At defendant's residence, the officers found `other counterfeit goods located inside the residence, but it appeared that they were for personal use and not for redistribution.’ During the search, officers also found and seized seven illegal `poker style’ video gambling machines in an outbuilding warehoused on the property. Additionally, defendant indicated to Special Agent Brian Bowes with U.S. Customs, that he purchases `counterfeit merchandise’ from a warehouse on Old National Highway in Atlanta, Georgia called The Discount Mall. Detective Sturgis passed this information along to authorities in Georgia and U.S. Customs.
North Carolina v. Arthiando Lurez Phillips, supra.
As a result, Phillips
was arrested and charged with obtaining property by false pretenses and possessing five or more video gaming machines. On 8 September 2014, defendant was indicted by a Cleveland County grand jury for the same. The cases were consolidated and tried by a jury during the 14 December 2015 Criminal Session of the Superior Court of Cleveland County, the Honorable Gregory R. Hayes, Judge presiding. Defendant entered a plea of not guilty to both charges.

Following the close of the State's evidence, defendant moved to dismiss all charges against him due to insufficient evidence. The trial court denied the motion. Defendant did not present any evidence at trial.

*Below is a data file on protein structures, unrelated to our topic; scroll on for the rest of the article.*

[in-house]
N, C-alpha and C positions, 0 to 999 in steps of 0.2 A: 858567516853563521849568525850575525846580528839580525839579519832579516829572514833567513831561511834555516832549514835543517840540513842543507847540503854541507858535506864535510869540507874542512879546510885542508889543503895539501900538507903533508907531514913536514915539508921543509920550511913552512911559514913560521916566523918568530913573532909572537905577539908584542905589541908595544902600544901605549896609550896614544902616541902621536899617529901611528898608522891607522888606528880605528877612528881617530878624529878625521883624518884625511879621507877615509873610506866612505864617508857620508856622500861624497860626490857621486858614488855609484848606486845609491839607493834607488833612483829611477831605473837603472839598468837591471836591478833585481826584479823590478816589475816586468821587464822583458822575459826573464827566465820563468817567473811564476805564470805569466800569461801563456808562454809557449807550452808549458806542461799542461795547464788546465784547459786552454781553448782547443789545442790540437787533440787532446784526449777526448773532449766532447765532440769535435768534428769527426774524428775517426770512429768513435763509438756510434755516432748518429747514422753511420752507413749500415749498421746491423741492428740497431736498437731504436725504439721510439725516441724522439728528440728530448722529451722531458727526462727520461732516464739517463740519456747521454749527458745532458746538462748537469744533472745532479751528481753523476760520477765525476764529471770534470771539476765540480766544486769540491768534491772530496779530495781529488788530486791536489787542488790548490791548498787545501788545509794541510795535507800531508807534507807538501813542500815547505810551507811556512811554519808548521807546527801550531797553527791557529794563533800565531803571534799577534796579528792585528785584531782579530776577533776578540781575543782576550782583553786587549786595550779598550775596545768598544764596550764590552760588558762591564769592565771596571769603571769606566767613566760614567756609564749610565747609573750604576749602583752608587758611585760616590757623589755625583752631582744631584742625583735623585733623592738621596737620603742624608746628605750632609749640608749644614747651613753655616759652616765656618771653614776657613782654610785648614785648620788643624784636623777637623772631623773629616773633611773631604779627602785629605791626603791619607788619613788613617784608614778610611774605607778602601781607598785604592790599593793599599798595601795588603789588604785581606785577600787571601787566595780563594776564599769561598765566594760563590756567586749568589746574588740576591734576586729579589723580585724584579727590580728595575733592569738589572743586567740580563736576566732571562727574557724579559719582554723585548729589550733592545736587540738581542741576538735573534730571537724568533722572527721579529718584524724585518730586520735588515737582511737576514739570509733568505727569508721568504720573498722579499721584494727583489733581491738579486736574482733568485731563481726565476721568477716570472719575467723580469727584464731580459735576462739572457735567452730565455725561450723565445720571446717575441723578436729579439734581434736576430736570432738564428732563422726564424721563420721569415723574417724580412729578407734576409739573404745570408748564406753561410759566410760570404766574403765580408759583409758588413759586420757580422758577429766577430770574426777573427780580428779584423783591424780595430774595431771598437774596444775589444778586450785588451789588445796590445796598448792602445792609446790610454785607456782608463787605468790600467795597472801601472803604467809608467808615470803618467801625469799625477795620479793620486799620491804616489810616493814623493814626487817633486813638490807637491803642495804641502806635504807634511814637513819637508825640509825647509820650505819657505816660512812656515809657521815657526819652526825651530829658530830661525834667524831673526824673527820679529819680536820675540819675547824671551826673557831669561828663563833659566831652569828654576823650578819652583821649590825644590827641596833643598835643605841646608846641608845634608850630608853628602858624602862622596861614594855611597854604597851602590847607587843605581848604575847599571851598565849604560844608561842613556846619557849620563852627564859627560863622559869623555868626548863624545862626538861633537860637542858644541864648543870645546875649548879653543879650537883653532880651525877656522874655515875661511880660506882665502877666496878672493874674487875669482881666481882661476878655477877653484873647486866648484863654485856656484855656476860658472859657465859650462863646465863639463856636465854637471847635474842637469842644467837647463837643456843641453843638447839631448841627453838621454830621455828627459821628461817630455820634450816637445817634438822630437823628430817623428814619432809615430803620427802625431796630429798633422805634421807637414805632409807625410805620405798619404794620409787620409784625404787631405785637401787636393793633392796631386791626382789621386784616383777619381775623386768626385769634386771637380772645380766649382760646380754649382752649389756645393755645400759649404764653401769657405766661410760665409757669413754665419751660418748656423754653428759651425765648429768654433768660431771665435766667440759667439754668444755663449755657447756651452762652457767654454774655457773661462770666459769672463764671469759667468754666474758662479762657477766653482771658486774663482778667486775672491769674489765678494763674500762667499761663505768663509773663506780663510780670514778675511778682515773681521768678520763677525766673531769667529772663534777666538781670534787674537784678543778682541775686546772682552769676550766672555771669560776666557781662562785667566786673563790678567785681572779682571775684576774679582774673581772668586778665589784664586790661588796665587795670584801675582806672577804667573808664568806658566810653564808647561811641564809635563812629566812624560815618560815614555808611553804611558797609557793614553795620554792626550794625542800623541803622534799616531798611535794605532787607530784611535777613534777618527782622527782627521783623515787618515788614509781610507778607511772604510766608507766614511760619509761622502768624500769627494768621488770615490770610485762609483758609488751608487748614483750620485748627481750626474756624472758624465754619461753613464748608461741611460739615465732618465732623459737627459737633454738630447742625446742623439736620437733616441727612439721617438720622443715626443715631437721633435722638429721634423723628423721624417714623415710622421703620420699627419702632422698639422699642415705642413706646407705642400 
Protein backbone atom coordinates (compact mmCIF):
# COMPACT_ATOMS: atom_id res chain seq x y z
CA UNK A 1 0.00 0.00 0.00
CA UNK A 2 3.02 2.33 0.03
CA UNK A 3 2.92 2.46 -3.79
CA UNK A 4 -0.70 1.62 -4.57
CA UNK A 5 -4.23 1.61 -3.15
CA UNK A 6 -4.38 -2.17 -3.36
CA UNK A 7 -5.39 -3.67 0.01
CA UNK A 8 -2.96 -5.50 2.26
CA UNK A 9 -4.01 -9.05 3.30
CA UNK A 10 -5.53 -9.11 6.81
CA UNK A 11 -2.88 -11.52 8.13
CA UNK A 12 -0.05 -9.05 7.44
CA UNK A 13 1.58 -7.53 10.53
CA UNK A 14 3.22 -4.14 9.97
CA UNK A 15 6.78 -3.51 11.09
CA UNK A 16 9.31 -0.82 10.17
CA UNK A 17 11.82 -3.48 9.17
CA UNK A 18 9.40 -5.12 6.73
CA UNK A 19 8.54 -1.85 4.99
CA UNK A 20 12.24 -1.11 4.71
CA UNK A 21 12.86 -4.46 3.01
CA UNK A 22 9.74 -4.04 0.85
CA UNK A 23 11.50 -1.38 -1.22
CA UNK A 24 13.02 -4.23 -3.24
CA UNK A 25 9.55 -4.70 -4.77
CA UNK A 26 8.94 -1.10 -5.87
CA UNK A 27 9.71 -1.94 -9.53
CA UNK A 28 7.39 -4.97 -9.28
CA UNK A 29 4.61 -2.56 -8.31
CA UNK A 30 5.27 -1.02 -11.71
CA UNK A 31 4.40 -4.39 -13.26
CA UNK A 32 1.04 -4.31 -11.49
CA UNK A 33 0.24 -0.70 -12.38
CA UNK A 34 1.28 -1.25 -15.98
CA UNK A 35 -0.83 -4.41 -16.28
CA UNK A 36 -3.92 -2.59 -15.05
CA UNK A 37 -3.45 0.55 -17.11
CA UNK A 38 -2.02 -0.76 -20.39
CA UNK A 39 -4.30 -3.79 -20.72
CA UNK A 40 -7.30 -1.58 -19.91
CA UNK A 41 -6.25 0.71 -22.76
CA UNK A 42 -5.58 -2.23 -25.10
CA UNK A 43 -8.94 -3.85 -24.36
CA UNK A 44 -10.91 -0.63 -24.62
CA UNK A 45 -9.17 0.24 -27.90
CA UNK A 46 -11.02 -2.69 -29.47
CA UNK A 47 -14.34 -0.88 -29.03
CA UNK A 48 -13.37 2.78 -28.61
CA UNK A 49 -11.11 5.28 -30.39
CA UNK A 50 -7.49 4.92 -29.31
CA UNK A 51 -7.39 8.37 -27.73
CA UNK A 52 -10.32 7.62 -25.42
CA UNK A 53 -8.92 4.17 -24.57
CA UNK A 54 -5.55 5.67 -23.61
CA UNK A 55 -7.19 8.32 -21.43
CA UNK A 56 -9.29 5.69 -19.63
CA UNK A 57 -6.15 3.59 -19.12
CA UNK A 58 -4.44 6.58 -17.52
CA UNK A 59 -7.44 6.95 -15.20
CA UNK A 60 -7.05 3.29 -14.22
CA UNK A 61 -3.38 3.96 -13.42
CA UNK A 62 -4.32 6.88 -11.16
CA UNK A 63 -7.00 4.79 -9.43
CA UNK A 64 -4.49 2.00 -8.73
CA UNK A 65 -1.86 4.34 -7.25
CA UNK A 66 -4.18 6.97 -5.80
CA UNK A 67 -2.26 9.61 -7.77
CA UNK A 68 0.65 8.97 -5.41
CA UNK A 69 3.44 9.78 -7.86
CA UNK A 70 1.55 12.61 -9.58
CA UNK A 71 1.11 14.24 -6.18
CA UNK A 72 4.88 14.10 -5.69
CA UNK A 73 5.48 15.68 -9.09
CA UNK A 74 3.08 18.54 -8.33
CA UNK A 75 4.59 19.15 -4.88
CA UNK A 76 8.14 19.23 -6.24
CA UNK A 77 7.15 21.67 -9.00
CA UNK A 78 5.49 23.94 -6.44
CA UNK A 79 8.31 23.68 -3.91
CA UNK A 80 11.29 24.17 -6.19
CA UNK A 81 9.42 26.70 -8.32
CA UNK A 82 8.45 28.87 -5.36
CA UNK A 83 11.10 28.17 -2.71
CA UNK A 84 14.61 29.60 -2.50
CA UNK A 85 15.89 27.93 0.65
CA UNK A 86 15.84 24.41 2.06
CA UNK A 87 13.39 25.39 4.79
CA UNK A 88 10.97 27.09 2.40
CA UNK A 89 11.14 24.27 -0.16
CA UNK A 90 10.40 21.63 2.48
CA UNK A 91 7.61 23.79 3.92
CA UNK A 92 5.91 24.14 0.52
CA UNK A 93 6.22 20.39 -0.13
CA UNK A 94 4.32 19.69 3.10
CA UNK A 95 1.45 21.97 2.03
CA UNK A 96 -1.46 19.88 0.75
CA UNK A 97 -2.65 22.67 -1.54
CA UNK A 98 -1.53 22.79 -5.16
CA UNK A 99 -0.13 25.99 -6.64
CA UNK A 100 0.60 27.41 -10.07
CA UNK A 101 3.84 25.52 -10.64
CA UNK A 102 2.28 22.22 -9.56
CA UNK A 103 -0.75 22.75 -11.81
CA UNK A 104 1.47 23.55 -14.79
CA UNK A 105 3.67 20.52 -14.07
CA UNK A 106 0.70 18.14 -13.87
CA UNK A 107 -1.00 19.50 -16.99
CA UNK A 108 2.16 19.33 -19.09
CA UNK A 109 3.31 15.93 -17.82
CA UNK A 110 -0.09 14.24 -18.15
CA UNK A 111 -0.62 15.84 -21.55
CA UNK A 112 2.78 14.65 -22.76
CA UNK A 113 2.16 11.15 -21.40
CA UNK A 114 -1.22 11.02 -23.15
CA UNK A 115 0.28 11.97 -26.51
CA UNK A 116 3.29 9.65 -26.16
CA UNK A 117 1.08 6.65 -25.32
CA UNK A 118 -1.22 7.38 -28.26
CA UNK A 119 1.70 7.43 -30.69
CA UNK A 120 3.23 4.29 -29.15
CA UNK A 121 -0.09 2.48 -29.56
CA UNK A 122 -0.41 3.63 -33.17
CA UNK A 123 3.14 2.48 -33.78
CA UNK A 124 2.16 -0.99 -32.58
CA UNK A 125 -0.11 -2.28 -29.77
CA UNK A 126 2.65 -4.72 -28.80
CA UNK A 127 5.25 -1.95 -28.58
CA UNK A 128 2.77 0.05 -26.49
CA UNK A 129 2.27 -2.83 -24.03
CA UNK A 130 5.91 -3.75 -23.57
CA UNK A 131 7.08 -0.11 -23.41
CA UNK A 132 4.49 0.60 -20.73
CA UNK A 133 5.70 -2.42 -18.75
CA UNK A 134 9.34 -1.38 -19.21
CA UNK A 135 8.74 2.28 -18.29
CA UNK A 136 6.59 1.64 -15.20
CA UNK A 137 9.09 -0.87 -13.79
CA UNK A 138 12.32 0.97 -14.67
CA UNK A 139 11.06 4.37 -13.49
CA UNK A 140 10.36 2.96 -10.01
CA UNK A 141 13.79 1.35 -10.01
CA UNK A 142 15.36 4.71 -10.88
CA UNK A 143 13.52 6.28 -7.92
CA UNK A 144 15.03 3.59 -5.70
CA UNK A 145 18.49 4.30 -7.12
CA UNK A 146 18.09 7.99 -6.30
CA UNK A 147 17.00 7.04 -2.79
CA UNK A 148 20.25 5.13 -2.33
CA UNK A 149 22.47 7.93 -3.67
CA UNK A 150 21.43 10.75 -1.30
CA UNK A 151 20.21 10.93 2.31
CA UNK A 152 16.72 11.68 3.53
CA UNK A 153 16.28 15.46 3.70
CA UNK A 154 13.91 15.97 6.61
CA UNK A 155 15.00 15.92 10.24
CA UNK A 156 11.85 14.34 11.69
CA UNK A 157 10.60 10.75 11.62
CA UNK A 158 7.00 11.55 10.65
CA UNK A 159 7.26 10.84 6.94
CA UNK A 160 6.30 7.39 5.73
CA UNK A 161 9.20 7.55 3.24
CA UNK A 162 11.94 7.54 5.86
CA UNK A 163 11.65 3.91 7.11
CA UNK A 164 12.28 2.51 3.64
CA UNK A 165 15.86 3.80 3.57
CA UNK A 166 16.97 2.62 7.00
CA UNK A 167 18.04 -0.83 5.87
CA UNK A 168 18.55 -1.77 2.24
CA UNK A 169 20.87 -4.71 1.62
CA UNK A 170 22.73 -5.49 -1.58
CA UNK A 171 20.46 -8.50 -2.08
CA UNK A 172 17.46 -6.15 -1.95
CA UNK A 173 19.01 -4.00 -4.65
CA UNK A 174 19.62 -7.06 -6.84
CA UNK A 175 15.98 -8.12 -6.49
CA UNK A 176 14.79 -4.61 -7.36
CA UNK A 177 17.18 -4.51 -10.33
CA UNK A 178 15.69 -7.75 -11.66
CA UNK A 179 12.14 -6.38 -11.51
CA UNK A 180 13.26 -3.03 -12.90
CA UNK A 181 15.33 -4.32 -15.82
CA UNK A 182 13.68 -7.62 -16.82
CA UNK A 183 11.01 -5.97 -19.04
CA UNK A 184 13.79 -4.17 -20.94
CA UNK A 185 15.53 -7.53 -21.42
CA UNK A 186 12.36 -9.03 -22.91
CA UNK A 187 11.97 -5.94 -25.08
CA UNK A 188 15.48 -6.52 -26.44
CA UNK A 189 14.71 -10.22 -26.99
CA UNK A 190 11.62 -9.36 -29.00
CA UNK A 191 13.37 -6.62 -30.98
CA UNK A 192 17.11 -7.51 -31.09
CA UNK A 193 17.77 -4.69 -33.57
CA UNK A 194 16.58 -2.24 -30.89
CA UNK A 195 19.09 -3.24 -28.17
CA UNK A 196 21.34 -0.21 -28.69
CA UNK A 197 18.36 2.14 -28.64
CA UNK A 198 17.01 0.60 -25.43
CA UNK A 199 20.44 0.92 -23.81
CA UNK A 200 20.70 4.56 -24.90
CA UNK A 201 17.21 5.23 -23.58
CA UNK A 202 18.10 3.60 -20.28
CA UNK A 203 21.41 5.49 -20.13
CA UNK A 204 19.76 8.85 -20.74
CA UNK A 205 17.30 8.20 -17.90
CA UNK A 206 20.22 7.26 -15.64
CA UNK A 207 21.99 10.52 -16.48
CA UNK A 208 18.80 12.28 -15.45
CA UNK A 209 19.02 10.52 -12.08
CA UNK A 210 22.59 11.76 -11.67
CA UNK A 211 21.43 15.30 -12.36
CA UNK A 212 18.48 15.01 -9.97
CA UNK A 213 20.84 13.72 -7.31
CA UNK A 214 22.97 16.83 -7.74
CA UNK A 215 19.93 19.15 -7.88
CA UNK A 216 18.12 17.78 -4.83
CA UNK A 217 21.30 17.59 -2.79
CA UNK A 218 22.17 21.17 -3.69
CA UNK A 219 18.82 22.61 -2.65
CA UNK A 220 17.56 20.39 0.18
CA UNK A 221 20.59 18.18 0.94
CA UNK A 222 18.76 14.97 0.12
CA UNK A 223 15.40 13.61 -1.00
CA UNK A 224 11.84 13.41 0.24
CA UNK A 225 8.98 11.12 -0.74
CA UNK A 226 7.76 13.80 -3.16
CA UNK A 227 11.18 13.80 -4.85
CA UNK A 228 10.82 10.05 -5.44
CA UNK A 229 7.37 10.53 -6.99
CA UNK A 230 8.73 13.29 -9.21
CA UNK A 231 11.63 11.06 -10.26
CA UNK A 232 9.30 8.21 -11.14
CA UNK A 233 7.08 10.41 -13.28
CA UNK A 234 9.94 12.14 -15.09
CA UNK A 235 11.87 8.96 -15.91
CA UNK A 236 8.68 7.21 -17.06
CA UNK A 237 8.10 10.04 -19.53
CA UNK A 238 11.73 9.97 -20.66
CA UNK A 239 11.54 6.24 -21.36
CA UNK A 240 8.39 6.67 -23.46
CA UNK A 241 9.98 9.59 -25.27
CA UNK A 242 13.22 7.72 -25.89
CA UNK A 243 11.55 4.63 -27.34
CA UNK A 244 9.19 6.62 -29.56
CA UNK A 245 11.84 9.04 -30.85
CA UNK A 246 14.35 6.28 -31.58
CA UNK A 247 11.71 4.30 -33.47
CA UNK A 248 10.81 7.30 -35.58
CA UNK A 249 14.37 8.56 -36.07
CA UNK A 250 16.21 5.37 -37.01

On 15 December 2015, the jury returned a verdict of guilty of attempting to obtain property by false pretenses and a verdict of not guilty of possession five or more video gaming machines. The trial court entered judgment the same day, committing defendant to the custody of the North Carolina Department of Correction for a term of eleven to twenty-three months. Defendant filed written notice of appeal.

On appeal, defendant contends the trial court committed reversible error by denying defendant's motion to dismiss the charge where the evidence was insufficient to support the conviction for attempting to obtain property by false pretenses. We disagree.

North Carolina v. Arthiando Lurez Phillips, supra.

The court went on to explain that